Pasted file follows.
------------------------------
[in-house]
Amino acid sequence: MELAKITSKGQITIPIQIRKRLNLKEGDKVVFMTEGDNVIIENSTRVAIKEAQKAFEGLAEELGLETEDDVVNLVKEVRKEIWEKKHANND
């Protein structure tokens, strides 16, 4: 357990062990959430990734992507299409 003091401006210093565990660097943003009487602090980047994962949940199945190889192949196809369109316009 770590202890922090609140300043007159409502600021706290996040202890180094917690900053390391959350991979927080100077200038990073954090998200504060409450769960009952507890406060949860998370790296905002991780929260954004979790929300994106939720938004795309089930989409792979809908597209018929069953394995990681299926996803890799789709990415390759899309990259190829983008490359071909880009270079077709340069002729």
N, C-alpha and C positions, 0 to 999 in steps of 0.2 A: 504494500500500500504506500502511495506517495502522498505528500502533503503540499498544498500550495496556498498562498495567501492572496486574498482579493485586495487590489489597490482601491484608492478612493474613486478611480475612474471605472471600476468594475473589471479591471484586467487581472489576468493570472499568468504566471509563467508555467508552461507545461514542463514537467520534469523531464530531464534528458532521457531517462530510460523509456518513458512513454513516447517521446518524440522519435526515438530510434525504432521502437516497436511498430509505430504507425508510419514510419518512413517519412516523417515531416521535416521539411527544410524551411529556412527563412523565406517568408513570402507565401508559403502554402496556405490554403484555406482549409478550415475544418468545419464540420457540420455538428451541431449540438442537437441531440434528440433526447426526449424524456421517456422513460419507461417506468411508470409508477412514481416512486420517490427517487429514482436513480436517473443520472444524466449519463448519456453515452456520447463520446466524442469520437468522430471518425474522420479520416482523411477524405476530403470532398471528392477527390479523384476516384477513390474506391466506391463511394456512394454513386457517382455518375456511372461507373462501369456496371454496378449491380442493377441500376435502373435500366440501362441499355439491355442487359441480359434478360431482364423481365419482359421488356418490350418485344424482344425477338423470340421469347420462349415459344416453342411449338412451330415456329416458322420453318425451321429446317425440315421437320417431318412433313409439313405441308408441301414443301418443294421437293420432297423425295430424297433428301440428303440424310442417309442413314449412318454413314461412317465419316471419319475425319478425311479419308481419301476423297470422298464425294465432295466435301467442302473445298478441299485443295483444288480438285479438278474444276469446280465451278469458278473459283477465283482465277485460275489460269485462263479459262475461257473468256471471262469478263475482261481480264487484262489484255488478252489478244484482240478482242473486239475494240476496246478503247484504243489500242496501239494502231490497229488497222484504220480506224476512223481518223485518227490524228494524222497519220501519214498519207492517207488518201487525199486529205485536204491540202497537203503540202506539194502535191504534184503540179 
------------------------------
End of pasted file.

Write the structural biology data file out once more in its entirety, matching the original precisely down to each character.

[in-house]
Amino acid sequence: MELAKITSKGQITIPIQIRKRLNLKEGDKVVFMTEGDNVIIENSTRVAIKEAQKAFEGLAEELGLETEDDVVNLVKEVRKEIWEKKHANND
């Protein structure tokens, strides 16, 4: 357990062990959430990734992507299409 003091401006210093565990660097943003009487602090980047994962949940199945190889192949196809369109316009 770590202890922090609140300043007159409502600021706290996040202890180094917690900053390391959350991979927080100077200038990073954090998200504060409450769960009952507890406060949860998370790296905002991780929260954004979790929300994106939720938004795309089930989409792979809908597209018929069953394995990681299926996803890799789709990415390759899309990259190829983008490359071909880009270079077709340069002729």
N, C-alpha and C positions, 0 to 999 in steps of 0.2 A: 504494500500500500504506500502511495506517495502522498505528500502533503503540499498544498500550495496556498498562498495567501492572496486574498482579493485586495487590489489597490482601491484608492478612493474613486478611480475612474471605472471600476468594475473589471479591471484586467487581472489576468493570472499568468504566471509563467508555467508552461507545461514542463514537467520534469523531464530531464534528458532521457531517462530510460523509456518513458512513454513516447517521446518524440522519435526515438530510434525504432521502437516497436511498430509505430504507425508510419514510419518512413517519412516523417515531416521535416521539411527544410524551411529556412527563412523565406517568408513570402507565401508559403502554402496556405490554403484555406482549409478550415475544418468545419464540420457540420455538428451541431449540438442537437441531440434528440433526447426526449424524456421517456422513460419507461417506468411508470409508477412514481416512486420517490427517487429514482436513480436517473443520472444524466449519463448519456453515452456520447463520446466524442469520437468522430471518425474522420479520416482523411477524405476530403470532398471528392477527390479523384476516384477513390474506391466506391463511394456512394454513386457517382455518375456511372461507373462501369456496371454496378449491380442493377441500376435502373435500366440501362441499355439491355442487359441480359434478360431482364423481365419482359421488356418490350418485344424482344425477338423470340421469347420462349415459344416453342411449338412451330415456329416458322420453318425451321429446317425440315421437320417431318412433313409439313405441308408441301414443301418443294421437293420432297423425295430424297433428301440428303440424310442417309442413314449412318454413314461412317465419316471419319475425319478425311479419308481419301476423297470422298464425294465432295466435301467442302473445298478441299485443295483444288480438285479438278474444276469446280465451278469458278473459283477465283482465277485460275489460269485462263479459262475461257473468256471471262469478263475482261481480264487484262489484255488478252489478244484482240478482242473486239475494240476496246478503247484504243489500242496501239494502231490497229488497222484504220480506224476512223481518223485518227490524228494524222497519220501519214498519207492517207488518201487525199486529205485536204491540202497537203503540202506539194502535191504534184503540179 